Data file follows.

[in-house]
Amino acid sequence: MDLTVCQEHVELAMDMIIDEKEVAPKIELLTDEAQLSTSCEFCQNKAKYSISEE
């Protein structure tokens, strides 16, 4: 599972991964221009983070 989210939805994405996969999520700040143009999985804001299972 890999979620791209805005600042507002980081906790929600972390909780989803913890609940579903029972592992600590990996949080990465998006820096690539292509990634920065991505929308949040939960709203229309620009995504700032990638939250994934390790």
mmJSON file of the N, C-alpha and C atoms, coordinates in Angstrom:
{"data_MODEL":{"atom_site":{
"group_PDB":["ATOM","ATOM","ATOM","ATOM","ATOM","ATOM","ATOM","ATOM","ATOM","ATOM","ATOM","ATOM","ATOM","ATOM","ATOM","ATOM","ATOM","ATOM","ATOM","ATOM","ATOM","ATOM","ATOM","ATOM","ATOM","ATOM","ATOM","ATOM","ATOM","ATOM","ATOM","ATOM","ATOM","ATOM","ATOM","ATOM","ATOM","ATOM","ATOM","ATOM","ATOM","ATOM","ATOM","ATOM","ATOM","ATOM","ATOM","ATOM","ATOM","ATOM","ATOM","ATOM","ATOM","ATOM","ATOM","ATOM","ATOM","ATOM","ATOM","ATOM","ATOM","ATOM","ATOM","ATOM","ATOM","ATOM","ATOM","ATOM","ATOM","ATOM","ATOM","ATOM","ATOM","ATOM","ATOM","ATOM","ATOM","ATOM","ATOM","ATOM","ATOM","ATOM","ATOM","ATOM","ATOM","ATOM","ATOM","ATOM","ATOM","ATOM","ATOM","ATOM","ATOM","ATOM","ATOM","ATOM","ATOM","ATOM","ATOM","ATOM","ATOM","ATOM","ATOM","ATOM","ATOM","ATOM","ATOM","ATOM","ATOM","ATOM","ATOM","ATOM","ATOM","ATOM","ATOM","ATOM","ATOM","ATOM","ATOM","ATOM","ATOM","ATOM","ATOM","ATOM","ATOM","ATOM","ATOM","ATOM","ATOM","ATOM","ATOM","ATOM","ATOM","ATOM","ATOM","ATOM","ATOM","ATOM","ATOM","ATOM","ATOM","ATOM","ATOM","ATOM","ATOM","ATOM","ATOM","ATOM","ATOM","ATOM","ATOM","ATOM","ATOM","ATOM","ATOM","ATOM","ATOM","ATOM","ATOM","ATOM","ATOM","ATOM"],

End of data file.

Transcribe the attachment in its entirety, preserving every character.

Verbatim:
[in-house]
Amino acid sequence: MDLTVCQEHVELAMDMIIDEKEVAPKIELLTDEAQLSTSCEFCQNKAKYSISEE
């Protein structure tokens, strides 16, 4: 599972991964221009983070 989210939805994405996969999520700040143009999985804001299972 890999979620791209805005600042507002980081906790929600972390909780989803913890609940579903029972592992600590990996949080990465998006820096690539292509990634920065991505929308949040939960709203229309620009995504700032990638939250994934390790």
mmJSON file of the N, C-alpha and C atoms, coordinates in Angstrom:
{"data_MODEL":{"atom_site":{
"group_PDB":["ATOM","ATOM","ATOM","ATOM","ATOM","ATOM","ATOM","ATOM","ATOM","ATOM","ATOM","ATOM","ATOM","ATOM","ATOM","ATOM","ATOM","ATOM","ATOM","ATOM","ATOM","ATOM","ATOM","ATOM","ATOM","ATOM","ATOM","ATOM","ATOM","ATOM","ATOM","ATOM","ATOM","ATOM","ATOM","ATOM","ATOM","ATOM","ATOM","ATOM","ATOM","ATOM","ATOM","ATOM","ATOM","ATOM","ATOM","ATOM","ATOM","ATOM","ATOM","ATOM","ATOM","ATOM","ATOM","ATOM","ATOM","ATOM","ATOM","ATOM","ATOM","ATOM","ATOM","ATOM","ATOM","ATOM","ATOM","ATOM","ATOM","ATOM","ATOM","ATOM","ATOM","ATOM","ATOM","ATOM","ATOM","ATOM","ATOM","ATOM","ATOM","ATOM","ATOM","ATOM","ATOM","ATOM","ATOM","ATOM","ATOM","ATOM","ATOM","ATOM","ATOM","ATOM","ATOM","ATOM","ATOM","ATOM","ATOM","ATOM","ATOM","ATOM","ATOM","ATOM","ATOM","ATOM","ATOM","ATOM","ATOM","ATOM","ATOM","ATOM","ATOM","ATOM","ATOM","ATOM","ATOM","ATOM","ATOM","ATOM","ATOM","ATOM","ATOM","ATOM","ATOM","ATOM","ATOM","ATOM","ATOM","ATOM","ATOM","ATOM","ATOM","ATOM","ATOM","ATOM","ATOM","ATOM","ATOM","ATOM","ATOM","ATOM","ATOM","ATOM","ATOM","ATOM","ATOM","ATOM","ATOM","ATOM","ATOM","ATOM","ATOM","ATOM","ATOM","ATOM","ATOM","ATOM","ATOM","ATOM","ATOM","ATOM"],